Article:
Long before I delved into the world of hard rock, psychedelic and progressive rock were my forte. As a huge follower of the Red Hot Chili Peppers’ musical style, exploring other bands was never an option. The album, “By the Way” was released as a studio album over a decade and a half ago. Let’s not jump straight into some band-history for now.
The 90’s decade saw the emergence of a plethora of music styles. Rap and Hip-Hop were arguably new genres. It was the period of experimental modern electronic music. There were artists and bands that combined different genres, a concept that was fairly alien in the past decades. Then there was the rise and fall of those garage bands we never got to hear about.
Nirvana with their grunge, and the spontaneity of their ingenious style.
Tool with their progressive-psychedelic metal.
One Matt Bellamy being compared to the legendary Freddie Mercury for his deep, concentrated vocals, and his justifiably envious ability to change pitches on both spectrums within a second.
Steven Wilson was creating waves with his eerily soothing instrumentals, coupled with the dark lyrics that are typical of his music even to this day.
Hard rock belonged to the 80’s. The 90’s, however, didn’t, and couldn’t, boast of being host to a particular type of music genre. Which is mainly why the timeline holds significance in the history of music. Beauty in chaos, it seemed. And boy, did that beauty blow millions of minds across the globe! Dynamic decade, for sure.
Coming back to the point, the Red Hot Chili Peppers had a fairly turbulent history, by the time the 90’s came to a close, and as the world prepared itself for a new millennium, the band had already experimented with a range of musical styles. And that did sell, for no one could think of combining fast paced funk with rap-like vocals with sweet yet crude guitar solos, coupled with extremely apparent bass (“Blood Sugar Sex Magik” is one such album that deviated towards funky tunes with unparalleled guitar solos, and this one’s a favourite for all the bass heads out there). By the end of the 90’s, the band came out with their latest album, “Californication”, which had heavy traces of plain, hard rock. Nothing more, nothing less. The chemistry that existed between John Frusciante and Mike ‘Flea’ Balzary, was back. It was a pleasure listening to their tunes once again.
By 2000, they were 17 years into existence. “What next?” was a question that had been haunting them. 2 years down the line and “By the Way” was released. “What had changed?”, one might ask. The typical aggressive funk and psychedelic traces were absent, for one. Yet, they were back again, experimenting, 2 decades down the line. “Someone” was never released on the main album, yet it is one track that deserved to be on the vinyl records. Then there’s “Minor Thing”, which in my opinion has the most soulful guitar solo towards the end I’ve ever come across on an RHCP song. What was distinct and noticeably different on the album were the deep, concentrated vocals which somehow seemed to be perfectly coordinated with the backing vocals. Emphasis was also laid on the lyrics. New instruments were incorporated and fit perfectly between the solos (“Tear”, for example, has made use of a trumpet solo). What was also noticeable was the fact that the lyrics had philosophical undertones, which was something that seldom did come along on any of their tunes. The ‘Californication’ theme is all about how over rated and materialistic the world was becoming. The tracks on that album have fast paced drumming, coupled with evidently strong bass lines. “Around the World” would be a good example.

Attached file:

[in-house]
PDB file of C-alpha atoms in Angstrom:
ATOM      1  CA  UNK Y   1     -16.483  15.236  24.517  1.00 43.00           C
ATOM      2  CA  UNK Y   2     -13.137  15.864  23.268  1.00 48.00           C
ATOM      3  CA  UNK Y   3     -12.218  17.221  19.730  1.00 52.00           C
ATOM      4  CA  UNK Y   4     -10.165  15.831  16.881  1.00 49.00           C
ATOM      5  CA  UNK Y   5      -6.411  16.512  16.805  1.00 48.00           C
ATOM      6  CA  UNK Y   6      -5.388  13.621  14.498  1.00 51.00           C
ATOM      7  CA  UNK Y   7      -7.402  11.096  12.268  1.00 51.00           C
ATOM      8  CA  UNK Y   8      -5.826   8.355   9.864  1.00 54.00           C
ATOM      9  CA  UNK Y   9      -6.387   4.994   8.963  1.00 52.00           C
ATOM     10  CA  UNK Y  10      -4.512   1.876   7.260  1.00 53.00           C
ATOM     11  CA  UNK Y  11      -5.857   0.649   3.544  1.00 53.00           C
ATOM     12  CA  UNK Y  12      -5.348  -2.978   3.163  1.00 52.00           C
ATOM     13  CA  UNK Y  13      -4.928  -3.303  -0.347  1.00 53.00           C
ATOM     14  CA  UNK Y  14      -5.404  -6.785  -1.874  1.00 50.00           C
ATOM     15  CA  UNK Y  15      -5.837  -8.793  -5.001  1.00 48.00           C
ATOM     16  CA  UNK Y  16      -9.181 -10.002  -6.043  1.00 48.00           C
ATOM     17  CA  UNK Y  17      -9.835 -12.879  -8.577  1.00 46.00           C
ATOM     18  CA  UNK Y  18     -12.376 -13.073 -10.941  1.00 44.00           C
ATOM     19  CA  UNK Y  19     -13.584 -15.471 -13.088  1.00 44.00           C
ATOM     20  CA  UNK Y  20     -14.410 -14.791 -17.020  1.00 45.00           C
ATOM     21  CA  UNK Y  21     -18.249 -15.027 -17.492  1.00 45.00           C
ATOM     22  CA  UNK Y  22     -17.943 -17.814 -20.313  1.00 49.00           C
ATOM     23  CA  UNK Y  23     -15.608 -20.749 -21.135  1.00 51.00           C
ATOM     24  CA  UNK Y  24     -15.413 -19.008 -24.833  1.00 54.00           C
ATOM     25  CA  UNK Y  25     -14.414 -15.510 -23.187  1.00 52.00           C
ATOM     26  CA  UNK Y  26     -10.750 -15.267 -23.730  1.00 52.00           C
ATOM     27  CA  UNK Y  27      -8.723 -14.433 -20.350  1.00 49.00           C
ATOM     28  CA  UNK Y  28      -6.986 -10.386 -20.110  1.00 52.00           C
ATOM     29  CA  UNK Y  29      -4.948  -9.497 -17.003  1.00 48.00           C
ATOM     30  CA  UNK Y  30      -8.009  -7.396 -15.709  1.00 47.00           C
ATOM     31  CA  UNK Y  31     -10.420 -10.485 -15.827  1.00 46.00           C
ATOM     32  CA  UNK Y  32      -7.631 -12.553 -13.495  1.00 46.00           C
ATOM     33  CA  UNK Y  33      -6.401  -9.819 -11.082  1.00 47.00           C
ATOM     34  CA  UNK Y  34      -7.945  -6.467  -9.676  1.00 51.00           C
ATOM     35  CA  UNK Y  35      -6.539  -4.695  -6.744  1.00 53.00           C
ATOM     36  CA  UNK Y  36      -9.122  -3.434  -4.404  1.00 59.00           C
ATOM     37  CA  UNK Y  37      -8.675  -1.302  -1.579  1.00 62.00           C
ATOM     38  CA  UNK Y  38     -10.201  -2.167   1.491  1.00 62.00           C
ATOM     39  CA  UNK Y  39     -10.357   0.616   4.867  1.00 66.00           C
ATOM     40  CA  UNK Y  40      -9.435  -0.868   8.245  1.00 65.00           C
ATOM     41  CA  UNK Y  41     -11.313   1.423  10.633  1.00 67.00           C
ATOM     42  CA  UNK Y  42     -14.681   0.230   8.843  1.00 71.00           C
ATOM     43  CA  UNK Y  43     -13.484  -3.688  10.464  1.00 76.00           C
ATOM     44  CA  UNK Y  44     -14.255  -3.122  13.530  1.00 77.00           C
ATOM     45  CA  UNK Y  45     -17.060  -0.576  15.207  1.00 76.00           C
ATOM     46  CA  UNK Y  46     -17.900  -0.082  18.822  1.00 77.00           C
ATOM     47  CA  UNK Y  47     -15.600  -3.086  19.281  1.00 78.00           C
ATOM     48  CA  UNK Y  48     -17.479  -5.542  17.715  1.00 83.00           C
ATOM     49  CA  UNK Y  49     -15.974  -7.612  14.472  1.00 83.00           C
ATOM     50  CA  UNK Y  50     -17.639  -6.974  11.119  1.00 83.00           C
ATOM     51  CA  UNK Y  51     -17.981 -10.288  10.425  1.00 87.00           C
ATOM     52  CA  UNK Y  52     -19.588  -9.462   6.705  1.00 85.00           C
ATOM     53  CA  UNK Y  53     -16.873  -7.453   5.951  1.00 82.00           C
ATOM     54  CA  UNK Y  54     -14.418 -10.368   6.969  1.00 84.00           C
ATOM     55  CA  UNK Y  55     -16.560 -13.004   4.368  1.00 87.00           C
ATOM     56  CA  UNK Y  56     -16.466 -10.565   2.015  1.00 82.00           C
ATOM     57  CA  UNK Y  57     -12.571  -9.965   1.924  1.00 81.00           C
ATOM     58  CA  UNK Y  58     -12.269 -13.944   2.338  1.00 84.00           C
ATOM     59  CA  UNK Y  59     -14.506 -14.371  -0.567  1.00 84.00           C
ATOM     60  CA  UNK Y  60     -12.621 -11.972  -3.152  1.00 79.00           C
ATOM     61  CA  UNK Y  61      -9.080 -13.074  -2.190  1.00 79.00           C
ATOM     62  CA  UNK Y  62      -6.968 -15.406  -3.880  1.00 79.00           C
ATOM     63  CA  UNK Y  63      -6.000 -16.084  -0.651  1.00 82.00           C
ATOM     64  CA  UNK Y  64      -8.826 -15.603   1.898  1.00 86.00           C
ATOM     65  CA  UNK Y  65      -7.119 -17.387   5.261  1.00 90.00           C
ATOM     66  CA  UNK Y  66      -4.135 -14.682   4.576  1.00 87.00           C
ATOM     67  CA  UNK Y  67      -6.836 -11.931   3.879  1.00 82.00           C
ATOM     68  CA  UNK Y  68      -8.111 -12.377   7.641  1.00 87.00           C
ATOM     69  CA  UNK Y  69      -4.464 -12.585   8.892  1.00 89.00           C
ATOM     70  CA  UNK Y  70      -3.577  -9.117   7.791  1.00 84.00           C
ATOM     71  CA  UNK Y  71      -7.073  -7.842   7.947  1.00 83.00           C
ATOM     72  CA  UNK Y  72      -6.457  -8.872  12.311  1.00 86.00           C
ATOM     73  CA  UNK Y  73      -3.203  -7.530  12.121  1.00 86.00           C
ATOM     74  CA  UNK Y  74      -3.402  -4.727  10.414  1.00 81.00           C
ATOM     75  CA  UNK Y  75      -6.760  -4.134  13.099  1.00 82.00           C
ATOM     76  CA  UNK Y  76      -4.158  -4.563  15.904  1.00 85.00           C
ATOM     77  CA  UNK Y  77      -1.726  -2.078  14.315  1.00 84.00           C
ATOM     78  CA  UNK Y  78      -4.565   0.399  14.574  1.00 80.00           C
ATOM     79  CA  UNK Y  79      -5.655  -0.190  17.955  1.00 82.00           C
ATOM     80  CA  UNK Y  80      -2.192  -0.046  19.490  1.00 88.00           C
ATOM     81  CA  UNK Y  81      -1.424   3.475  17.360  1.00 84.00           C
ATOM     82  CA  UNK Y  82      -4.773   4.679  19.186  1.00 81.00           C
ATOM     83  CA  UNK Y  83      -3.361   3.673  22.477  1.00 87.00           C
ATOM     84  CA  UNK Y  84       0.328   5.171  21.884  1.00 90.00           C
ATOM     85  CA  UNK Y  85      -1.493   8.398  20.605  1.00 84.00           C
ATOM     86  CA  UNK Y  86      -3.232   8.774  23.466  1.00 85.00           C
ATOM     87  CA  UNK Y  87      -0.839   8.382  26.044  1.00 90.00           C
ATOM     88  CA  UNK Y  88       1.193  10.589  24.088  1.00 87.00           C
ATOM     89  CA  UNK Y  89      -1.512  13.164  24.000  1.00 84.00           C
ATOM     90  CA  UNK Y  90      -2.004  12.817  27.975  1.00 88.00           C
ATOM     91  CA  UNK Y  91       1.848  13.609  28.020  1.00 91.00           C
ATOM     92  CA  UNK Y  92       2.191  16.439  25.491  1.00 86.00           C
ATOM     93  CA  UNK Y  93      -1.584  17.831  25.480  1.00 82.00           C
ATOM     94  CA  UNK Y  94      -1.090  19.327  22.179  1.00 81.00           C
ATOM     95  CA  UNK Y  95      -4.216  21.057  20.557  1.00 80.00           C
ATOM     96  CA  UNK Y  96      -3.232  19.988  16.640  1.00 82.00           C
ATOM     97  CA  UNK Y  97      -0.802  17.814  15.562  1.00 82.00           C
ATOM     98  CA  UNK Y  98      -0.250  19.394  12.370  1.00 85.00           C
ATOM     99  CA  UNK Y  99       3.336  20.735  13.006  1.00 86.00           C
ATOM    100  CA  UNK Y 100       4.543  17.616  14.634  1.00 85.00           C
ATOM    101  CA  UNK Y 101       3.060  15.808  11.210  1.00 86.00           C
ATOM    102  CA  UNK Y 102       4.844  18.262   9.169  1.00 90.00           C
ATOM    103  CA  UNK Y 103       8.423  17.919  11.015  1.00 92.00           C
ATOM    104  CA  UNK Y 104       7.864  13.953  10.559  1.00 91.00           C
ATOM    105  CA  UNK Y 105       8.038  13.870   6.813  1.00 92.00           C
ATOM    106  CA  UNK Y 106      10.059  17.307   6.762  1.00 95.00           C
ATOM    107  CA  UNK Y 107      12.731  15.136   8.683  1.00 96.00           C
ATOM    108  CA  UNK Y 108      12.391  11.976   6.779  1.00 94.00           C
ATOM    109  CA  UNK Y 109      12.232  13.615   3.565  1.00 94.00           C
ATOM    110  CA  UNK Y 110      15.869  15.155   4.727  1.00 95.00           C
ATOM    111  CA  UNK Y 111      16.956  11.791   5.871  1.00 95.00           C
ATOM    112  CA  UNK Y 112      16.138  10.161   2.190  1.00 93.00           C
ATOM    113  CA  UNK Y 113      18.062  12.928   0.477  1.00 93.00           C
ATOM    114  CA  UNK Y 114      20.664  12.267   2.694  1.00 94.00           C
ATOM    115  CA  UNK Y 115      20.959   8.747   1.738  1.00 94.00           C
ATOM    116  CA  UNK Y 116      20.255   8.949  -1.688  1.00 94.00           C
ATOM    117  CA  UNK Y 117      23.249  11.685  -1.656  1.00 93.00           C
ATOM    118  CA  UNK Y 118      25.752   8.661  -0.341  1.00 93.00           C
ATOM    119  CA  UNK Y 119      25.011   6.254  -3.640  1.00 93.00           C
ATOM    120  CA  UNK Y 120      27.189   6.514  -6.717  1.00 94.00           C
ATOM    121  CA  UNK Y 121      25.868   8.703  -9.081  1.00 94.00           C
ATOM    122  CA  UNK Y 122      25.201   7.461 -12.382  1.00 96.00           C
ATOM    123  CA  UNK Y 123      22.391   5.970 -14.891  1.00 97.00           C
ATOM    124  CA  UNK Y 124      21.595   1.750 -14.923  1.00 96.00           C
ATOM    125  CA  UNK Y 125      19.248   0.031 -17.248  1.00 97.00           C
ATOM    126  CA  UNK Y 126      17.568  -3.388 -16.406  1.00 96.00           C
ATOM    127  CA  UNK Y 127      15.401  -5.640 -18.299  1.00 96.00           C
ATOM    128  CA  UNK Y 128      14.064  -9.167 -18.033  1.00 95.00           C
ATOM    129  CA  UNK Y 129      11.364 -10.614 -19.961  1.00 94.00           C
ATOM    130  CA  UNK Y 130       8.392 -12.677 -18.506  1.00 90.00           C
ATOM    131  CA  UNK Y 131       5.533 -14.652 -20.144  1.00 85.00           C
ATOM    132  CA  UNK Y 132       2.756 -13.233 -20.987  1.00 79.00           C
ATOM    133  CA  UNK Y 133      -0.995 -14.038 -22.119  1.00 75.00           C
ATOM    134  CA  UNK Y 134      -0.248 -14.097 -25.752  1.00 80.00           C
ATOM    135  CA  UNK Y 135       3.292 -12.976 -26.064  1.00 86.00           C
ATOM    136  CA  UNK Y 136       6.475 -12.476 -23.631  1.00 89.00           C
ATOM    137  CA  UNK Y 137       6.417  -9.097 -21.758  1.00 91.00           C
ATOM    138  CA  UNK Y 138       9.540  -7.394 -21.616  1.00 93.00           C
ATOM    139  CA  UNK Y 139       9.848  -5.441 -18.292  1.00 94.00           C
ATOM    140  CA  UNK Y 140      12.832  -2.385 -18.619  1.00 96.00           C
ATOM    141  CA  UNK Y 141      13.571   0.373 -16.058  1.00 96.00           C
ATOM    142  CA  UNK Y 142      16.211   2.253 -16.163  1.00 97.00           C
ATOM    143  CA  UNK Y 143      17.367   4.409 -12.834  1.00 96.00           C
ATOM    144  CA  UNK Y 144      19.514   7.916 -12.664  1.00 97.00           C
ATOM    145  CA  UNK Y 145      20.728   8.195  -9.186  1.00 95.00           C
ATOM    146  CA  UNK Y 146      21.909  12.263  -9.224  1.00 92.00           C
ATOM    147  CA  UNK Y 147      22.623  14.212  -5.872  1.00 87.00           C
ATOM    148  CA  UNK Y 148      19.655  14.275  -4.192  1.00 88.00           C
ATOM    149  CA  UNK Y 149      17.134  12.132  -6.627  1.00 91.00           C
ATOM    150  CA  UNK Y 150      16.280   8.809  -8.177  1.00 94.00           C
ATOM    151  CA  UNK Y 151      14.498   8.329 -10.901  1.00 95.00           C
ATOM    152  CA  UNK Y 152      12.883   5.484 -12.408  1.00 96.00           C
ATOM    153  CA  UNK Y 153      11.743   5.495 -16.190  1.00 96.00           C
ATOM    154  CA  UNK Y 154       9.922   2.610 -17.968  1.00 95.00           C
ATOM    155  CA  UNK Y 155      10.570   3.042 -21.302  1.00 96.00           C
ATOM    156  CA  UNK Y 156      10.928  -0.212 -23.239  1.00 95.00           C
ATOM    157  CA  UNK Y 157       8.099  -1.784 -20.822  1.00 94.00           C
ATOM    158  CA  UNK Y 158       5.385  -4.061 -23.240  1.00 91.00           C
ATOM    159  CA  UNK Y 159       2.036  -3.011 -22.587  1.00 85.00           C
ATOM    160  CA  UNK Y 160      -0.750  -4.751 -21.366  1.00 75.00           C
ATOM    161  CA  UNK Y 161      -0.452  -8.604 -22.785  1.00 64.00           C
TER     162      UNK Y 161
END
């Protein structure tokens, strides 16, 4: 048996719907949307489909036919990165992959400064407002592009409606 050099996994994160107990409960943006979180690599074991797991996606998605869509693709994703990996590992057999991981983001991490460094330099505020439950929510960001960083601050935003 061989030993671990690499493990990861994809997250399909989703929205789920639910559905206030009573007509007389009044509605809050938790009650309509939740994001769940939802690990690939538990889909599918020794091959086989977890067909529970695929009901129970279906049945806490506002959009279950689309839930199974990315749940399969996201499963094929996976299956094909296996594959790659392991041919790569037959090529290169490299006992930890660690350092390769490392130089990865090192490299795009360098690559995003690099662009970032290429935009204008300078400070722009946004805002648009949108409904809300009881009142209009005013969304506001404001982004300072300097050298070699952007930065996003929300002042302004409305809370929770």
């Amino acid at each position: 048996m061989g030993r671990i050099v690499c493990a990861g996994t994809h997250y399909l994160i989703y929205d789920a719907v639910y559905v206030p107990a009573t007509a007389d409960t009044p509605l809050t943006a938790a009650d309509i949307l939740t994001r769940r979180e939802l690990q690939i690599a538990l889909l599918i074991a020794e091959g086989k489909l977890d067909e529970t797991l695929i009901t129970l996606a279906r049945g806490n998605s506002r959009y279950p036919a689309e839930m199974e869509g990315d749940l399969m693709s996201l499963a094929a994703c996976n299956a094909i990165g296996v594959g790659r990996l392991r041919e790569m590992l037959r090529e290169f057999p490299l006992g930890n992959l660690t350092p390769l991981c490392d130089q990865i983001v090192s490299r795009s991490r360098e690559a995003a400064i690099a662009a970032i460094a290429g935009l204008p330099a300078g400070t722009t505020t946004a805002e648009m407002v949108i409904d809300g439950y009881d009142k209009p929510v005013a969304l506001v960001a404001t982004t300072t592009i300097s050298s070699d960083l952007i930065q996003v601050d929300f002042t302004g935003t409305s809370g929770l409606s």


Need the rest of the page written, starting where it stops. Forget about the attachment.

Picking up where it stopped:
With the release of ‘By the Way’, they had sealed the deal. They were back, and for good. They were there to stay. So, what came out of the album wasn’t just a new style of music that was very unlike the RHCP the fans knew. What came out of the album was an amalgamation of all the music genres they had been experimenting with for all these years. Maybe, what did come out was a tribute to their past, a little something to remind them of their lost and troubled years. A celebration of the past? Maybe, the album bore testimony to the fact that they could combine two or more unknowns to write and produce music that instigated a mix of emotions that could never be put to words or paper. The tune of Frusciante’s Fender(s) blending in perfectly with Flea’s Jazz bass, streaming through speakers on a cold wintry night. The chemistry was back again, yet everything sounded new and refreshing. Musically aesthetic, even. Or maybe, the new musical style served as inspiration for the albums to come.